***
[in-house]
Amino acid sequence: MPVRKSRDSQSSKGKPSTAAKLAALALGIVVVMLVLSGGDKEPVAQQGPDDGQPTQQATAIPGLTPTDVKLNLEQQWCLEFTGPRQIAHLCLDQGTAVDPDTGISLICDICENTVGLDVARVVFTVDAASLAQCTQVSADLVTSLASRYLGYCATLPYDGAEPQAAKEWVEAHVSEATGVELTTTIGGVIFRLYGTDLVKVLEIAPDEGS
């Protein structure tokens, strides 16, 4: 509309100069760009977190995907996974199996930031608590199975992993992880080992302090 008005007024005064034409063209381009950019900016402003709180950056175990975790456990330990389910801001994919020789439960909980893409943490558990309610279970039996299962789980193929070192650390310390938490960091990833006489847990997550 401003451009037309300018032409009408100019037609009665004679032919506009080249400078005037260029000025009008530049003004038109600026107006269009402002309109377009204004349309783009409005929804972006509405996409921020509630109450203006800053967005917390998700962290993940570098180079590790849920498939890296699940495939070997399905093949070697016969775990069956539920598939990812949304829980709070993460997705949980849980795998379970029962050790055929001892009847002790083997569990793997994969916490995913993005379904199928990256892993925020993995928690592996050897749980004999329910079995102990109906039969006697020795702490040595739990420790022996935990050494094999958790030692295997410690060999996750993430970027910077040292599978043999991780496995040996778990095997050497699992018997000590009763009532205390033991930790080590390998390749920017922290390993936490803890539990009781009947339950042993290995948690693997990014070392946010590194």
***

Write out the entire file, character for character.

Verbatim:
[in-house]
Amino acid sequence: MPVRKSRDSQSSKGKPSTAAKLAALALGIVVVMLVLSGGDKEPVAQQGPDDGQPTQQATAIPGLTPTDVKLNLEQQWCLEFTGPRQIAHLCLDQGTAVDPDTGISLICDICENTVGLDVARVVFTVDAASLAQCTQVSADLVTSLASRYLGYCATLPYDGAEPQAAKEWVEAHVSEATGVELTTTIGGVIFRLYGTDLVKVLEIAPDEGS
């Protein structure tokens, strides 16, 4: 509309100069760009977190995907996974199996930031608590199975992993992880080992302090 008005007024005064034409063209381009950019900016402003709180950056175990975790456990330990389910801001994919020789439960909980893409943490558990309610279970039996299962789980193929070192650390310390938490960091990833006489847990997550 401003451009037309300018032409009408100019037609009665004679032919506009080249400078005037260029000025009008530049003004038109600026107006269009402002309109377009204004349309783009409005929804972006509405996409921020509630109450203006800053967005917390998700962290993940570098180079590790849920498939890296699940495939070997399905093949070697016969775990069956539920598939990812949304829980709070993460997705949980849980795998379970029962050790055929001892009847002790083997569990793997994969916490995913993005379904199928990256892993925020993995928690592996050897749980004999329910079995102990109906039969006697020795702490040595739990420790022996935990050494094999958790030692295997410690060999996750993430970027910077040292599978043999991780496995040996778990095997050497699992018997000590009763009532205390033991930790080590390998390749920017922290390993936490803890539990009781009947339950042993290995948690693997990014070392946010590194």